Running Anxiety. Thanks Social Media.

This is going to be a blog post of negativity. I thought about not posting it and trying to post something more positive instead. But it is important to be honest and put this out there.

This is a topic I have been pondering for a very long time.  People say that running is great for managing anxiety. It is true for me, running is great for managing anxiety, and I notice a change in my sense of wellbeing if I can’t or don’t run. But running can also be the cause of anxiety, particularly when it come to social media.  A quick Google Scholar search brings back a lot of articles exploring the links between social media and mental health conditions so it wouldn’t surprise me if I eventually found some research touching upon the negative impact of social media relating to exercise.

Running social media definitely gives me anxiety.  Partly feelings of inadequacy and partly fear of missing out. I’m not actually sure which gets me down more. Comparing my performance, commitment to those I see online or comparing my lack of running friends and fun adventures to those I see online.  I’ve always been the person who gets sad because I feel I am rubbish at friendships, so it is probably that aspect of it that I find the most difficult.

Running social media can be a wonderful, motivating and helpful community. Running magazines and websites are full of brilliant, inspiring stories about how social media has made a positive impact for many people. But the constant stream of Strava uploads, Instagram stories and Twitter hashtags is something I find very overwhelming.

Strava goes beyond helpful competitive spirit and makes me feel the need to always be running faster to gain kudos, to get more cups and crowns.  Twitter has become an overwhleming stream of non-stop showing off. #ukrunchat used to be nice place for a little chat about running but that hashtag gets a scary amount of tweets that it is impossible to keep up or connect with anyone. Instagram is the cliquey place for the cool kids as well as a breeding ground for the wannabe motivational coaches. Don’t look at all the Instagram hashtags unless you want to feel miserable about your own life.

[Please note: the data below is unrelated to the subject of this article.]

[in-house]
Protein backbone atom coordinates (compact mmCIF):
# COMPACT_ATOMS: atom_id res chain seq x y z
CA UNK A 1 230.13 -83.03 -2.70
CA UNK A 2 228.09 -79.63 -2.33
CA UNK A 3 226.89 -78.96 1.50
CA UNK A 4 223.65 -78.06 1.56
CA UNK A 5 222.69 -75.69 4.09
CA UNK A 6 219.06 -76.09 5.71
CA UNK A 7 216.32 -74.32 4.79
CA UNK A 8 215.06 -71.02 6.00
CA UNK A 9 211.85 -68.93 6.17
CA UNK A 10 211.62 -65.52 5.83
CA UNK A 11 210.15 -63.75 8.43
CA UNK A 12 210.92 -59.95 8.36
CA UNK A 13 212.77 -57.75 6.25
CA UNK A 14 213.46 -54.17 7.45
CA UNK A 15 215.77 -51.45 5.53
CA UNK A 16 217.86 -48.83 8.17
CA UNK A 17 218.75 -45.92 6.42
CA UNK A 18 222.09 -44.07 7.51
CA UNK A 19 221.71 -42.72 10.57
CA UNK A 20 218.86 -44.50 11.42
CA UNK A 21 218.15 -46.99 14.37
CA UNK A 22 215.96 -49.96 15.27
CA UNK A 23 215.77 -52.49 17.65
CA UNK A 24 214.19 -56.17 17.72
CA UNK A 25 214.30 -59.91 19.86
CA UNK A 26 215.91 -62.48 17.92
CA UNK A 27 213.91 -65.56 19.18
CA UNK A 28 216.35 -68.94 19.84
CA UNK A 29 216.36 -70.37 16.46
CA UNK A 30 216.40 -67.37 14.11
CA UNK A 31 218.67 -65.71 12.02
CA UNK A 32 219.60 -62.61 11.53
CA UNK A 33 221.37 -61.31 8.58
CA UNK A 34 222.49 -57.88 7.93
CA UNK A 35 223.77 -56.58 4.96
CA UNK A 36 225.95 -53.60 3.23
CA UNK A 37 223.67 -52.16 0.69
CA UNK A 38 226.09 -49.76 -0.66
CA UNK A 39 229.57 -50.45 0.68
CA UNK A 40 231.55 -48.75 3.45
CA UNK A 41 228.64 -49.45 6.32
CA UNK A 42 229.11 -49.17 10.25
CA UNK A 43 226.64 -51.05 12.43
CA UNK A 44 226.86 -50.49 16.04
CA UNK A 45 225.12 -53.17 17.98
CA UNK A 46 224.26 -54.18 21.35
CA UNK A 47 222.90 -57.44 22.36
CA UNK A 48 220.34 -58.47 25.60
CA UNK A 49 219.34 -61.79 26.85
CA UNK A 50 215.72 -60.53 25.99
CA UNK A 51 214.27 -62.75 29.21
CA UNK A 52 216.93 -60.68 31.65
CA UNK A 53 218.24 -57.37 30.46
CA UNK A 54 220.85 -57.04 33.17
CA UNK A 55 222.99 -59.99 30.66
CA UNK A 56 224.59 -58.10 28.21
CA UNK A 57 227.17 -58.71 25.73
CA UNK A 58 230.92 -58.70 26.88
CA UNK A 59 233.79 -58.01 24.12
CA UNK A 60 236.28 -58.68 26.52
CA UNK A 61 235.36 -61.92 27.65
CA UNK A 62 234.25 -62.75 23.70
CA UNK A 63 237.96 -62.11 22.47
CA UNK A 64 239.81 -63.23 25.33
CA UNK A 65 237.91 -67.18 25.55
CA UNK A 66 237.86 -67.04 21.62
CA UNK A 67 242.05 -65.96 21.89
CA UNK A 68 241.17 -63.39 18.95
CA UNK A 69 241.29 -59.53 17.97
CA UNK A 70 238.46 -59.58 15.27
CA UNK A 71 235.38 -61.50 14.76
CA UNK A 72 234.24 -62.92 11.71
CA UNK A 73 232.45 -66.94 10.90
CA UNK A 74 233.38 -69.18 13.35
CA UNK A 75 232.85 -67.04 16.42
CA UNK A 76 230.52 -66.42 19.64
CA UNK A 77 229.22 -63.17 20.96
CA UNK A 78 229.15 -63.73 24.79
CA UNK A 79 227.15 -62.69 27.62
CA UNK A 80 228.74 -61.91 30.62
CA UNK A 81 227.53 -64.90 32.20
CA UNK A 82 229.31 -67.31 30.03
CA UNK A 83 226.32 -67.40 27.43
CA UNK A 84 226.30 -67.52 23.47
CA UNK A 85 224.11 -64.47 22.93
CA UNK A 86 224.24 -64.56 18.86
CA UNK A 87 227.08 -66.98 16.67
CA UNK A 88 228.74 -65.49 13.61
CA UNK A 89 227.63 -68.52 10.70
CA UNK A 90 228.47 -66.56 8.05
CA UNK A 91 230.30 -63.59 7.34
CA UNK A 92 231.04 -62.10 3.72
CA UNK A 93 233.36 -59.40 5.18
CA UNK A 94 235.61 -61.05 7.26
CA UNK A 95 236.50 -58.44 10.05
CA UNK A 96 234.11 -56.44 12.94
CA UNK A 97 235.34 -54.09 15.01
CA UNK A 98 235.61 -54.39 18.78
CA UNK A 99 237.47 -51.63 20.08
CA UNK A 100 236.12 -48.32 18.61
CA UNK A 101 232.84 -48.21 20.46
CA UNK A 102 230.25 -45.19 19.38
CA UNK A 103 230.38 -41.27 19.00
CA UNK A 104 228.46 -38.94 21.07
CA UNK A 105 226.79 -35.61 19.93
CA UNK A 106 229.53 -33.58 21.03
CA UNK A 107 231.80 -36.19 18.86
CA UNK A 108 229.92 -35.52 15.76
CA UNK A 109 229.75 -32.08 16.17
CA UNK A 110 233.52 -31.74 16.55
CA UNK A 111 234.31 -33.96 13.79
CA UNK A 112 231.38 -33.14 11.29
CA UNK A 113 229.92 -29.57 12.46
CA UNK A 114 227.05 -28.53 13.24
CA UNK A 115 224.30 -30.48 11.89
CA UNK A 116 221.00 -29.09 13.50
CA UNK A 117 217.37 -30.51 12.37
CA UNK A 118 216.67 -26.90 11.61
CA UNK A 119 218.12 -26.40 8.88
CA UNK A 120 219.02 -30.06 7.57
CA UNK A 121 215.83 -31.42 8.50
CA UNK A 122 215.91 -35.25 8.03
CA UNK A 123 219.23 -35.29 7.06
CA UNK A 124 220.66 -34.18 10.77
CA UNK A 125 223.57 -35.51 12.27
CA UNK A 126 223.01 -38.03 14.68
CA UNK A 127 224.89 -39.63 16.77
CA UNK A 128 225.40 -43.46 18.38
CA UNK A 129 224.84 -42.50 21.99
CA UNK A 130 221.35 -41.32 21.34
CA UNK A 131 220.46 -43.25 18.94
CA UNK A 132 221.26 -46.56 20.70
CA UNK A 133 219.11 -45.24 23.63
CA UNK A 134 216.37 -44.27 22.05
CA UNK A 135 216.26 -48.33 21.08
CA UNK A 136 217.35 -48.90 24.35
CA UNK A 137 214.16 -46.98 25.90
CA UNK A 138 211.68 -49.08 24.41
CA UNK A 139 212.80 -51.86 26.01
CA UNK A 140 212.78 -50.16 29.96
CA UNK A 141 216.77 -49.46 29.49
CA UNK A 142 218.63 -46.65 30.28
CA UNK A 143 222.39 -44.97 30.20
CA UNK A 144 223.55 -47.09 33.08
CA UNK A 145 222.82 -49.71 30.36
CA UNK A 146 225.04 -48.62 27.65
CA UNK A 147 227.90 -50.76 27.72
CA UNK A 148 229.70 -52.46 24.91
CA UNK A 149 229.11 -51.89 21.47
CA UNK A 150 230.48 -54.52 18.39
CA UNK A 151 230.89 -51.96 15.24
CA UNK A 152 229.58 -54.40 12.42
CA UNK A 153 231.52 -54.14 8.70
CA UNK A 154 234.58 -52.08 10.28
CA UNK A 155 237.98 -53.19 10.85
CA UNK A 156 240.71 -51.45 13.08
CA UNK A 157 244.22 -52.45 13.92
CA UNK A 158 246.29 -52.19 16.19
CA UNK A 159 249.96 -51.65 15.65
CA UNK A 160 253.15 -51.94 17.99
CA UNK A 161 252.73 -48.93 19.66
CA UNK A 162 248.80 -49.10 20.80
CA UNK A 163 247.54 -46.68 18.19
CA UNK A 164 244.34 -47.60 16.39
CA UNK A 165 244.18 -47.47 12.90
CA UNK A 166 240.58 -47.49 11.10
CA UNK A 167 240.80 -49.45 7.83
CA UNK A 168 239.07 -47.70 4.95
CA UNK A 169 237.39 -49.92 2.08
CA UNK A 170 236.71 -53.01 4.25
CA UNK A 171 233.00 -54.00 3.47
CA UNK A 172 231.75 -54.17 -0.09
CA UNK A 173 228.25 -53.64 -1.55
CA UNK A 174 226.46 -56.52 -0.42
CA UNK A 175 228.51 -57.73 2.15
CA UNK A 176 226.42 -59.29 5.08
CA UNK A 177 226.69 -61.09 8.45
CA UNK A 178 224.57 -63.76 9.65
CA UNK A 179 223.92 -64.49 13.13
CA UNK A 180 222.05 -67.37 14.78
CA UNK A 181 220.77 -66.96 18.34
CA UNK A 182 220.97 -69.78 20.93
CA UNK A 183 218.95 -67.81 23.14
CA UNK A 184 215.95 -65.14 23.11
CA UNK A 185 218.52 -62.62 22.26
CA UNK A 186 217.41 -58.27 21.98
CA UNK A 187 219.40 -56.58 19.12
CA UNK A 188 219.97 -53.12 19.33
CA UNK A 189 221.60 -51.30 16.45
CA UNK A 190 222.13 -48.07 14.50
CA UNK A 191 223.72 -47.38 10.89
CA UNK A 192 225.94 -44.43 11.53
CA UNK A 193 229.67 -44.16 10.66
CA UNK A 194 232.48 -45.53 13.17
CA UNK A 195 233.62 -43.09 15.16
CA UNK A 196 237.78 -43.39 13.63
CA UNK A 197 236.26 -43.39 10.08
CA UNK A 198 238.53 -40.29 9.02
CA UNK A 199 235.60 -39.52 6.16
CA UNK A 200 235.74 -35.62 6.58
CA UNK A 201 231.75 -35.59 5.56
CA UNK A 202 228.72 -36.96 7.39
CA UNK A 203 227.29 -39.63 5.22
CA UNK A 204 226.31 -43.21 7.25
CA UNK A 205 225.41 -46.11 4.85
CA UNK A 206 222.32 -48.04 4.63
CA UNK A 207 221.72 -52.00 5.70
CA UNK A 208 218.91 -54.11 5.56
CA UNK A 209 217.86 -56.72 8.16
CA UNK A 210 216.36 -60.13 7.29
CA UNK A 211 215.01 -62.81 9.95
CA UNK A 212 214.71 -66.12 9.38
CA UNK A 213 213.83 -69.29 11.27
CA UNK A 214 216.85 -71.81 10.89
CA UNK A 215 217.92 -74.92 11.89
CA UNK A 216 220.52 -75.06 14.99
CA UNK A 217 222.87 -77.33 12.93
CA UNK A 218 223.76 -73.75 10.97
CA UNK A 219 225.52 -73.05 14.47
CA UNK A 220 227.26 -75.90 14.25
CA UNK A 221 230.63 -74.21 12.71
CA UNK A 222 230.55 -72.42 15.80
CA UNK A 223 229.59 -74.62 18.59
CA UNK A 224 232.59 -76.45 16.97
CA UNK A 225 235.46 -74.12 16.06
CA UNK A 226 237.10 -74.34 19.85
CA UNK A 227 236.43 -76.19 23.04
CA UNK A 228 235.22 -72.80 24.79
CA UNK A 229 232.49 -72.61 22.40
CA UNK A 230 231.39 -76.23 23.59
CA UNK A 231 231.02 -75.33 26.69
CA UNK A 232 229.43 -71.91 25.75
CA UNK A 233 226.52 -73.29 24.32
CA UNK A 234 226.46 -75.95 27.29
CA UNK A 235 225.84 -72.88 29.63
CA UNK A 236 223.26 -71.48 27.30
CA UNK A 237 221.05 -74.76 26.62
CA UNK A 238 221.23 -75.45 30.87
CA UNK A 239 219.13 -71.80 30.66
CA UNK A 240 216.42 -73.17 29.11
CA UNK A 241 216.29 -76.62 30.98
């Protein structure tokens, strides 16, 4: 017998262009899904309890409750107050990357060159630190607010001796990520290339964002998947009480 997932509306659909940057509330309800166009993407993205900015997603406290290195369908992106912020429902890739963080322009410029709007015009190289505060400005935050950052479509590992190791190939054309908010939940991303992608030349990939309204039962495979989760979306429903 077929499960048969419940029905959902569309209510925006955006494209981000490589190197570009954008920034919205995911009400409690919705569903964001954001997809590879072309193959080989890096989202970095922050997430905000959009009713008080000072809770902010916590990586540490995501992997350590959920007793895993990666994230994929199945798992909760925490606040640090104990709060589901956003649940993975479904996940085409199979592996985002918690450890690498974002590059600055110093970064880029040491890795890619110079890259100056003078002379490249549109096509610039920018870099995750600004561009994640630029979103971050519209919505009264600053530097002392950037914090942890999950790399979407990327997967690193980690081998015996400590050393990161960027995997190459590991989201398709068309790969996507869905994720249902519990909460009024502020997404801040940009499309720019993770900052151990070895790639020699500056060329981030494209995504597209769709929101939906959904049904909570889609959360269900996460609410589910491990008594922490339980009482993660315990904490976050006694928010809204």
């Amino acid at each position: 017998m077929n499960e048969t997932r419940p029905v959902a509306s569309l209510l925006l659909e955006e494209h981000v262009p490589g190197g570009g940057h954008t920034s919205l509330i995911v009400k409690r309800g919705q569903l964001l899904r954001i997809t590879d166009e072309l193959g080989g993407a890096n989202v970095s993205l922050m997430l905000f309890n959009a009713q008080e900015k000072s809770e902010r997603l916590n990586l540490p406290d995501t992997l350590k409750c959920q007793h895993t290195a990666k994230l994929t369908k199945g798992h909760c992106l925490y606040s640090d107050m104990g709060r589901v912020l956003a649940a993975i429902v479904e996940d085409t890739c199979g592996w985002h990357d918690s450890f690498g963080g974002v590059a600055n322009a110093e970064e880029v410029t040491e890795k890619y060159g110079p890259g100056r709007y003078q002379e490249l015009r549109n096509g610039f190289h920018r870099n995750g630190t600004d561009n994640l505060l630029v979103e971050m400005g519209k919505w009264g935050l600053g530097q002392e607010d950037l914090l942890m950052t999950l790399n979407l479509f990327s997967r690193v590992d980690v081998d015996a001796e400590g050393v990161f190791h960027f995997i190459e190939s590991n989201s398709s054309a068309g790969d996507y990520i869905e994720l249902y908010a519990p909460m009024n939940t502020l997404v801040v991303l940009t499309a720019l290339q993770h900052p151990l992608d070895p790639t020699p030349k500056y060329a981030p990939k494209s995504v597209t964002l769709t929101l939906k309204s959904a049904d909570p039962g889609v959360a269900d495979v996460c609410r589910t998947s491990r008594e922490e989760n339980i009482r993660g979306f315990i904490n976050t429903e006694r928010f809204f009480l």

I started to ask myself why I wasn’t committed enough to run everyday or get up at 5am to stick to the training plan. I started to ask myself if I was a dedicated enough runner when I wasn’t earning medals at the same rate as all the #medalmonday tweeters. Everyone else is running faster, doing more sessions, eating better than me. Am I doing it wrong? Am I a real runner?

All of the above is a good example of the impact running social media has when I let the negative thoughts seep into my mind. It’s not a positive experience for me. It is more often a negative one.

I’m all for sharing achievements whether it be completing a race or dragging yourself out for a run when you really don’t want to go. I’m guilty of spamming Instagram with photographs of the views from my run or a photo of a pair of trainers. But I don’t do it every time I go out for a run or to the gym.  Personally I really don’t want to watch another Instagram Story or Twitter post where someone shares a shaky video of the pavement as they go for a run. It is too much. Too overwhelming. It leads to those feelings of inadequacy. The little voice in your head telling you aren’t good enough because you aren’t doing what they are doing.

So I’m going to try my best to not get sucked into all the hashtags, Strava uploads and Instagram stories. I’m going to try to be positive and enjoy the moment that I’m in rather than worry about not being good enough. Step back from the social media circus and focus on the interactions that make me happy. Surround myself with the good, interesting people that I want to connect with. Spend less time looking at influencer posts. Filter out the endless product promotion, discount codes and people trying to sell me things that I don’t need.

If the buzz of running social media works for you then great, keep going. But if it doesn’t then remember you can always step back from it. That said, I don’t think I’m ready to go Strava free just yet…

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